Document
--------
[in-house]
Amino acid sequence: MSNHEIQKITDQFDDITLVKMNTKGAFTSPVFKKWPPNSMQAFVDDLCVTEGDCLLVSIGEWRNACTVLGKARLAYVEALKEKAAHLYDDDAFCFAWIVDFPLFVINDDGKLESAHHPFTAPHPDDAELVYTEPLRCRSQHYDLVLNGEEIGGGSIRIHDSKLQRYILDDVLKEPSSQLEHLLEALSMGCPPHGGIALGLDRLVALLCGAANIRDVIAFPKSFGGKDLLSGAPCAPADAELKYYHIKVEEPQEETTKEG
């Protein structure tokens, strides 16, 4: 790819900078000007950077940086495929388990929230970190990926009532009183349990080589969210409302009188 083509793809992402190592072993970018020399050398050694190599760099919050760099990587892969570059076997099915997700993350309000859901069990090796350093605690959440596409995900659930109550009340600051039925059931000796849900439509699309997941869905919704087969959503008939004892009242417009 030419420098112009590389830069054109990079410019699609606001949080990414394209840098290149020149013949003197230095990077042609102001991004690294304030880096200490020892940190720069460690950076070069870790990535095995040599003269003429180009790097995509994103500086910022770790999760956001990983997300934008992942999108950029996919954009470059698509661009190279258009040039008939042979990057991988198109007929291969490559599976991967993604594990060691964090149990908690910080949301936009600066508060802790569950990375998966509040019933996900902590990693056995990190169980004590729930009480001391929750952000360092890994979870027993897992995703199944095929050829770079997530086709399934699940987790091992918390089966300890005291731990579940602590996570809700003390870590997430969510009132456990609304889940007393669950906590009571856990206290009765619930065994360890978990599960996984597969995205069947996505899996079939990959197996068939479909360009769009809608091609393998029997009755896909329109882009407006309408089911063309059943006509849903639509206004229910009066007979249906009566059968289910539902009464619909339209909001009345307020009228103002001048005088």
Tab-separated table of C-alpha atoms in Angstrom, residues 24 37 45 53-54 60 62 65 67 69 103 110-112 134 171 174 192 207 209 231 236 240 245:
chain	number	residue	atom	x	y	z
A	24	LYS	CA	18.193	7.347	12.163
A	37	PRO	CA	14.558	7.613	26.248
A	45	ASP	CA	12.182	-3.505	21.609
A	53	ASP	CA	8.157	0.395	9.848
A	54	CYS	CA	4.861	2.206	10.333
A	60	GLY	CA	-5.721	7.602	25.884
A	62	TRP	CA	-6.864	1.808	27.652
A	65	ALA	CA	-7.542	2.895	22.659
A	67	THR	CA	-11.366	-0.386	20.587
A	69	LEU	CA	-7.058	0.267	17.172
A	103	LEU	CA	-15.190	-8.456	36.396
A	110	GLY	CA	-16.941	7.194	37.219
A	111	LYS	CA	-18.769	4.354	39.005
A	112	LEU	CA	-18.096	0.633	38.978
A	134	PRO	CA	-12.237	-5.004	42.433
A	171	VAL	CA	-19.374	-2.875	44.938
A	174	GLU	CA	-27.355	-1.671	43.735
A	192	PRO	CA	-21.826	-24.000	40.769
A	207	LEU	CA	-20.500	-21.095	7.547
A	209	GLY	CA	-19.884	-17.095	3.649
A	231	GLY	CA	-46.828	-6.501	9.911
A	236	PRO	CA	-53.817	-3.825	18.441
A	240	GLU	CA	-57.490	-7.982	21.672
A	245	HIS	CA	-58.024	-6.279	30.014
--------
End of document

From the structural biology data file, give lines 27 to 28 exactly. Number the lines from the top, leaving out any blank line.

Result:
A	236	PRO	CA	-53.817	-3.825	18.441
A	240	GLU	CA	-57.490	-7.982	21.672